OCEAN PINES — Woodlands owner Rick Handelman had a devilish look in his eye as he approached the front desk.
“Watch this, they hate this,” he said waiving his hand in front of the three-foot-tall Santa standing guard next to the desk.
“They” were the staff and residents at the Woodlands and the result of his frantic waving gives the best picture of what it is like to live at the Woodlands. The Santa didn’t move.
Handelman looked up at the small number of people lounging in the lobby with pretend accusation and hurt.
“They sabotaged it,” he said. “Again.”
By the time he got it working it was pretty clear why the Santa has been repeatedly sabotaged. The Christmas message was long and loud and more than a little grating. The whole scene gave the impression that Handelman had purchased the decoration with the express intention of giving the residents and staff an opportunity to engage in this fun little war with him.
The Woodlands is an independent living facility, meaning that most of the residents are active seniors who either occasionally need help with a task or are reaching the age where they may soon need a little bit of help. But Handelman and the staff have established such a homey atmosphere and attitude that more and more often, people are selecting the Woodlands based solely on the fact that there is always something going on.
The Woodlands provides a full calendar that includes organized trips out, group participation events within, and the kind of camaraderie few people get to experience once they’ve graduated college.
In addition to providing a full continental breakfast during the week, the Woodlands has a movie theater and a bar with Happy Hour. During football season, the whole building subscribes to NFL Ticket — residents pay only electric and phone for their apartments — and the movie theater becomes one of the best places to watch the games.
When the Woodlands first opened, it was conceived as primarily a condominium with people buying their apartments as they sold their homes. The real estate bust changed that a bit and over the last several years an increasing number of residents elect to lease the apartments as they wait for their homes to sell.
The lease option is widely popular not only for this reason but also because it allows residents to get comfortable in their surroundings before buying. Handelman said that most of the residents purchase the condos they occupy as soon as their home is sold, rather than continue to lease it.
This decision has primarily to do with the value the staff and Handelman bring to the Woodlands experience.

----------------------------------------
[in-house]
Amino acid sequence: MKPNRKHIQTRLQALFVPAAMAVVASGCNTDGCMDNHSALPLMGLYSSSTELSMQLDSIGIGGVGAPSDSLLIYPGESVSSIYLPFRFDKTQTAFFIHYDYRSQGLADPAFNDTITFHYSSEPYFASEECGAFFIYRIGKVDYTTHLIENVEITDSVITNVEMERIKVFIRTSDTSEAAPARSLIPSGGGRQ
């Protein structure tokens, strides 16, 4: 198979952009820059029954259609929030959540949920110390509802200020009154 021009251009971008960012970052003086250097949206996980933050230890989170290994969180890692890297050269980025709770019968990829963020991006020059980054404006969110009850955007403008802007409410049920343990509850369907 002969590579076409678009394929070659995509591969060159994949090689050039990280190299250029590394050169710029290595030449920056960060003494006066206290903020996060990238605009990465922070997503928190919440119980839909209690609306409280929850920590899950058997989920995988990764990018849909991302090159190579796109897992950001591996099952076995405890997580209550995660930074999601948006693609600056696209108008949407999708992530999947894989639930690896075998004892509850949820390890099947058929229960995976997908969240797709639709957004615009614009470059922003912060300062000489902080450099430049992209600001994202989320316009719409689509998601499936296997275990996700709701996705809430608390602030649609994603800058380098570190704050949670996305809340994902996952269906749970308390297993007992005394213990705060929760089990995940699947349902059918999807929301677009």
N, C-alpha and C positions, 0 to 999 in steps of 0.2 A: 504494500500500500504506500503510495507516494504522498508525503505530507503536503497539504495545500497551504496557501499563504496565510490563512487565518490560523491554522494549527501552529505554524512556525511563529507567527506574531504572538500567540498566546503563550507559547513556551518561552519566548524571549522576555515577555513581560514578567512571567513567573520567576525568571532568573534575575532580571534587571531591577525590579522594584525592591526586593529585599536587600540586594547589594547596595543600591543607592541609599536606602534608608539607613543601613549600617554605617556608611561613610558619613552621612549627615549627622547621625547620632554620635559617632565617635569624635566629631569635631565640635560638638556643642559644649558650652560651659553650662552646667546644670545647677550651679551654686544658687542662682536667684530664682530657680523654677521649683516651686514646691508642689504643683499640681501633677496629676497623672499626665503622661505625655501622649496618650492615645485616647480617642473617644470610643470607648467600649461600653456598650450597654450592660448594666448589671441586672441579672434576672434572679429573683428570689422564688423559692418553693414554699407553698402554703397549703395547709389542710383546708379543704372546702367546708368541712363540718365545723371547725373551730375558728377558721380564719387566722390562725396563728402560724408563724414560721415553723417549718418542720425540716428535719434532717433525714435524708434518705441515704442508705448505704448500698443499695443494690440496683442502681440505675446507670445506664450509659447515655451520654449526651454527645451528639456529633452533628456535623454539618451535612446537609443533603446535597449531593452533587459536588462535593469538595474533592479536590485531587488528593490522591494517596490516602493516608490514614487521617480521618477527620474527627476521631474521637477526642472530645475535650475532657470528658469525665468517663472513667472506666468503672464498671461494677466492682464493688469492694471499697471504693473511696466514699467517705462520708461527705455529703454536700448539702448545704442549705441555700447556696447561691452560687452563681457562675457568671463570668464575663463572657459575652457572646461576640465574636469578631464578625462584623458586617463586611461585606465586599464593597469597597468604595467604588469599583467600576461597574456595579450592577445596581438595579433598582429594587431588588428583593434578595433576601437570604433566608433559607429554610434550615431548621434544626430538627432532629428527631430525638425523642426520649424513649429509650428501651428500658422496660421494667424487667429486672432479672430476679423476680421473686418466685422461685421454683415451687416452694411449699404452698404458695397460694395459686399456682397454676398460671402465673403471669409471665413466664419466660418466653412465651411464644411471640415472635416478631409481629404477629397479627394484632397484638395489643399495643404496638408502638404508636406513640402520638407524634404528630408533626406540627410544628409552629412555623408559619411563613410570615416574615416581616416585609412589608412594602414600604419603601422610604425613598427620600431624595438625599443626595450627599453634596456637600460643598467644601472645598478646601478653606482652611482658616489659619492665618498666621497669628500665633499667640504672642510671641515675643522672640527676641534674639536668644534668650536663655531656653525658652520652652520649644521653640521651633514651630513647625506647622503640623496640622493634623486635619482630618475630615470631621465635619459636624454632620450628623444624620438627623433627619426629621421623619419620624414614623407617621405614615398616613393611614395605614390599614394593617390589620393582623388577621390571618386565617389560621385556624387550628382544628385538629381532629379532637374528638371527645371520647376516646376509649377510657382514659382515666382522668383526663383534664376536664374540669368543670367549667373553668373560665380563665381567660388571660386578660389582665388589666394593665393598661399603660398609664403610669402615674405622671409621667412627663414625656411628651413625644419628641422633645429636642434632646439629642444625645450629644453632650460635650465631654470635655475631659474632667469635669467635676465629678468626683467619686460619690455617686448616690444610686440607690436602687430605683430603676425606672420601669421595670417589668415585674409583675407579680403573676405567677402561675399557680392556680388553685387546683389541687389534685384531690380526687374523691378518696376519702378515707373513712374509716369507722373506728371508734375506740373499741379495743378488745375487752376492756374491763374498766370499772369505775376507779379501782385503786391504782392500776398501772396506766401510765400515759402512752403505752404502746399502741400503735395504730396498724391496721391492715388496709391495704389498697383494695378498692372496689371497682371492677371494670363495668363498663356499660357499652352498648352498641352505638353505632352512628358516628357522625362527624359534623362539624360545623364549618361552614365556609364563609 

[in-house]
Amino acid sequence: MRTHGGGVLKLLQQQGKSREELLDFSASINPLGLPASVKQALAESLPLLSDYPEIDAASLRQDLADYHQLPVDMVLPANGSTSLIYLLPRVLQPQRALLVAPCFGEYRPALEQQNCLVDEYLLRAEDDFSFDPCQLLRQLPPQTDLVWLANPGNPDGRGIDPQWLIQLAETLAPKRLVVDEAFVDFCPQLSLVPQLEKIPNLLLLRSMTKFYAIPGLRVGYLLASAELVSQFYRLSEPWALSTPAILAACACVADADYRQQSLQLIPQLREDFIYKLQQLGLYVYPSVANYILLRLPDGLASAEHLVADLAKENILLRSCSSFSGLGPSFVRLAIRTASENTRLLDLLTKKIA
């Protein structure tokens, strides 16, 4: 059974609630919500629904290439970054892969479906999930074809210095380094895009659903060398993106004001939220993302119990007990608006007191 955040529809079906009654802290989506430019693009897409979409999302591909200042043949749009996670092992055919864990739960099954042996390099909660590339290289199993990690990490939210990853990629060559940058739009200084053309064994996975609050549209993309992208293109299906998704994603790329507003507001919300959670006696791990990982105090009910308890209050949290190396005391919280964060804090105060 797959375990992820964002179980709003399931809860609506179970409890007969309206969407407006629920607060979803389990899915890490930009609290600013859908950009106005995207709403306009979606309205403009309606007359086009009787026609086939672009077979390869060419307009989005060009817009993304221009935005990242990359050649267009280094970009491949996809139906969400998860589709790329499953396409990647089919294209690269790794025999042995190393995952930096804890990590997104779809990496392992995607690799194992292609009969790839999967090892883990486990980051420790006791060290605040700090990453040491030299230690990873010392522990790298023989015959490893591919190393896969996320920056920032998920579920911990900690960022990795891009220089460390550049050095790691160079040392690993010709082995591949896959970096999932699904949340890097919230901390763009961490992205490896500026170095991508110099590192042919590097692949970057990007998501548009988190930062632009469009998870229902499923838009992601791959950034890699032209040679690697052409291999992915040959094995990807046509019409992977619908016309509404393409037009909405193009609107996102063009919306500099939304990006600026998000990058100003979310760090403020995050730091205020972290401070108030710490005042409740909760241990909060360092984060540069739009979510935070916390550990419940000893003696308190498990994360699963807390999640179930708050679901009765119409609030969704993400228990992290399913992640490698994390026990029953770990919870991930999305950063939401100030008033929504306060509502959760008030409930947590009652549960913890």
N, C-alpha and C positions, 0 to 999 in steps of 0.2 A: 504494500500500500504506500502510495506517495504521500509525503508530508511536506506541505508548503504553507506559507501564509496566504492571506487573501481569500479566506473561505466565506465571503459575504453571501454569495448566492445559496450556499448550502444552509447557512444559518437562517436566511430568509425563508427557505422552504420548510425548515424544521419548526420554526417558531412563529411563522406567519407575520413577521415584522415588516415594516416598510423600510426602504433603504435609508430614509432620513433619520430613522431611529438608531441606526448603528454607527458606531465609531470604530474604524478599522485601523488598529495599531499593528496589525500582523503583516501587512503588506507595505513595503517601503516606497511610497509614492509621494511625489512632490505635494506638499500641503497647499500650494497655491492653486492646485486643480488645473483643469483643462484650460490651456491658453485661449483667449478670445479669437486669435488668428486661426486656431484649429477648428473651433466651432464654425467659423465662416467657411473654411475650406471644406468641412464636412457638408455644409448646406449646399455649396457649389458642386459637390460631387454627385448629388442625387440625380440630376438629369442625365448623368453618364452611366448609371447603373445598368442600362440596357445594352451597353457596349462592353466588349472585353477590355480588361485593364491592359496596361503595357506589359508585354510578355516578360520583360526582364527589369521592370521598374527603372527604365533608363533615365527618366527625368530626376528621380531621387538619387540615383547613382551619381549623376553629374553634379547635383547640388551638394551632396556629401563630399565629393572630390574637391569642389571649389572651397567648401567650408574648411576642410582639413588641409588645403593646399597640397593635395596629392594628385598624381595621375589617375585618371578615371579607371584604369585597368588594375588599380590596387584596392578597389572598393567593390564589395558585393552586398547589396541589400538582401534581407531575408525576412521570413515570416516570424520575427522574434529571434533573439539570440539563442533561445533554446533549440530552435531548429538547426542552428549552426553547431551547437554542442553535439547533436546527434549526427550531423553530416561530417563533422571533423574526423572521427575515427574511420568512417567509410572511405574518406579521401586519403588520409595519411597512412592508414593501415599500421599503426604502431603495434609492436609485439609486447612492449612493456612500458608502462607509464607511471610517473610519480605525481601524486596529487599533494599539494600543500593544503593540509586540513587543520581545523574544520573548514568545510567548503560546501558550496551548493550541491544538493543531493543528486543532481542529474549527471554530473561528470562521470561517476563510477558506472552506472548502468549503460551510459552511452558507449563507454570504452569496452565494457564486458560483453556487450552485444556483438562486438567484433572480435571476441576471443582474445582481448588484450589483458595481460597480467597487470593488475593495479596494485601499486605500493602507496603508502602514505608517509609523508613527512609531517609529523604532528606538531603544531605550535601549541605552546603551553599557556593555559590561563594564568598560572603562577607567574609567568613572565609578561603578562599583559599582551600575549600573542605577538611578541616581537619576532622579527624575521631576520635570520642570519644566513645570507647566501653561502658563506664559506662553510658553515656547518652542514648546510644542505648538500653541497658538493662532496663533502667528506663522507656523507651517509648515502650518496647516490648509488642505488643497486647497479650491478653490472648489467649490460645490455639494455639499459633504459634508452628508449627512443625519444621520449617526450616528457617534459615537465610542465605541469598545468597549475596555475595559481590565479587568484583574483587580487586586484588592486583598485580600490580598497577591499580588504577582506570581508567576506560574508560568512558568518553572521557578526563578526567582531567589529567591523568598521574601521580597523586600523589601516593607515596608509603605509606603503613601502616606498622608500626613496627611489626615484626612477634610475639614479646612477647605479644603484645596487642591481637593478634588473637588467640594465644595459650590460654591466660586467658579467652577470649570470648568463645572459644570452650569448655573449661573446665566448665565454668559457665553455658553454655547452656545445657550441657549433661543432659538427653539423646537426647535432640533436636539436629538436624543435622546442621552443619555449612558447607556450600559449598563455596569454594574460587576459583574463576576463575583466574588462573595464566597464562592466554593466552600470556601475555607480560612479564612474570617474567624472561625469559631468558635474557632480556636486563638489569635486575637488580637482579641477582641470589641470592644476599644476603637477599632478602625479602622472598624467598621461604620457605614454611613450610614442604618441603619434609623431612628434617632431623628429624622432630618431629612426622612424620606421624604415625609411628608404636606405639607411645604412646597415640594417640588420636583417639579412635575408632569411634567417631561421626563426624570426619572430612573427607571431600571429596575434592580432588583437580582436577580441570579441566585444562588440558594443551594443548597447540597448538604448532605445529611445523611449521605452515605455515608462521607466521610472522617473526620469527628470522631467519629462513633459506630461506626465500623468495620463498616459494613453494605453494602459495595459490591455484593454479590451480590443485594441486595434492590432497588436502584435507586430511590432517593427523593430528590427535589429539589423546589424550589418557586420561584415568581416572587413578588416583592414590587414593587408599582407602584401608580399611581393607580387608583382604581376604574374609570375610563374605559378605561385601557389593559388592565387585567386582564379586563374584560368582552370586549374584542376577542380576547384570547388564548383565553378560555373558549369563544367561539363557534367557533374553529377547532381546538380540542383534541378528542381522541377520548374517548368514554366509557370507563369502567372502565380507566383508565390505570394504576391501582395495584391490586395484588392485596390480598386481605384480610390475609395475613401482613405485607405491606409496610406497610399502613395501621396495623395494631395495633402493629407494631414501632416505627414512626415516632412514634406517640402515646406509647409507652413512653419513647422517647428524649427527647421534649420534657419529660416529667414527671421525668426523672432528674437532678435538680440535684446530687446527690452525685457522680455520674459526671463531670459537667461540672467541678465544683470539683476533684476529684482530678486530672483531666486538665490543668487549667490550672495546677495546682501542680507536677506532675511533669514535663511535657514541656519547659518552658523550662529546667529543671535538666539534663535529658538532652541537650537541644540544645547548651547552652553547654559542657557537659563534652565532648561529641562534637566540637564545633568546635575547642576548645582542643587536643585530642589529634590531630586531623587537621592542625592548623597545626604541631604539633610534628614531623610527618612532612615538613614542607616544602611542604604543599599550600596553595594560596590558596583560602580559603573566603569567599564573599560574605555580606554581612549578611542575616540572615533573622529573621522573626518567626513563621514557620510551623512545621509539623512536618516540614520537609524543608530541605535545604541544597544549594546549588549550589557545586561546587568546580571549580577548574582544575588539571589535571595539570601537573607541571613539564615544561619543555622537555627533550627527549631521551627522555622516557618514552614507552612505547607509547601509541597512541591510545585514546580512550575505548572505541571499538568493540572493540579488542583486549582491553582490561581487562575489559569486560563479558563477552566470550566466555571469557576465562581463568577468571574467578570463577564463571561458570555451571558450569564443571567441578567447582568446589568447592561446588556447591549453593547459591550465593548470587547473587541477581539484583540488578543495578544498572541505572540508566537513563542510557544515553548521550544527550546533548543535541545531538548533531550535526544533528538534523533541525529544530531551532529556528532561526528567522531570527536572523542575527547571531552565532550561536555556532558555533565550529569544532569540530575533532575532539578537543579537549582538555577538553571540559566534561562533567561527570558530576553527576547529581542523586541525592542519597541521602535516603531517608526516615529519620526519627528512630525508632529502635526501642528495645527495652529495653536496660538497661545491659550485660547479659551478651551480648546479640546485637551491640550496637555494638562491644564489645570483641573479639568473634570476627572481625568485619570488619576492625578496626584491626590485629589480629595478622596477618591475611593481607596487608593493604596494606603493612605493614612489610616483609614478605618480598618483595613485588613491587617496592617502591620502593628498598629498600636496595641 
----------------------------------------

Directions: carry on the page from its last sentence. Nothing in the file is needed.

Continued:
General Manager Carole Friedburg, who runs both the Woodlands and the neighboring assisted living community Catered Living, literally tears up when she talks about the satisfaction she gets from her job.
Not too long ago a Woodland resident had a fall and went to recover at Berlin Rehabilitation. One of the nurses there remarked to Friedman on the number of visitors and gifts this person had during their convalescence. The person in question didn’t have any family, all of the visitors ere Woodlands staff who wanted to make sure the resident didn’t get too lonely while away from her home.
“It reminded me of why I love doing this,” Friedman said. “And how important it is to have your heart in it.”
By taking an active part in residents’ social lives, she and other members of the staff not only become more invested in residents’ wellbeing but also foster an infectious sense of community. Residents tend to look out for one another.
If someone is missing from an event they always attend, a resident is as likely to notice the fact as a member of staff. And while there is usually a good explanation for a change in behavior, sometimes there isn’t and that’s when the community can become part of improving or saving their neighbor’s life.
As residents age, sometimes they require a little more help than is offered at the Woodlands. Friedman said one of the best benefits of having Catered Living just across the parking lot is that it takes the worry away from residents who find they need the assisted living services that facility provides.
Moreover, since the community is so close knit, people who move from the Woodlands to Catered Living can and do maintain not only close contact with their friends who are still in the Woodlands, but also often continue to participate in the events held in the Woodlands.Handelman is at as many of these events as possible, mostly because he enjoys them but also because many of the positive changes that he has implemented at the Woodlands over recent years have come from conversations with residents about their daily experiences.
“You learn to listen to people because if they tell you something they’re usually right,” Handelman said.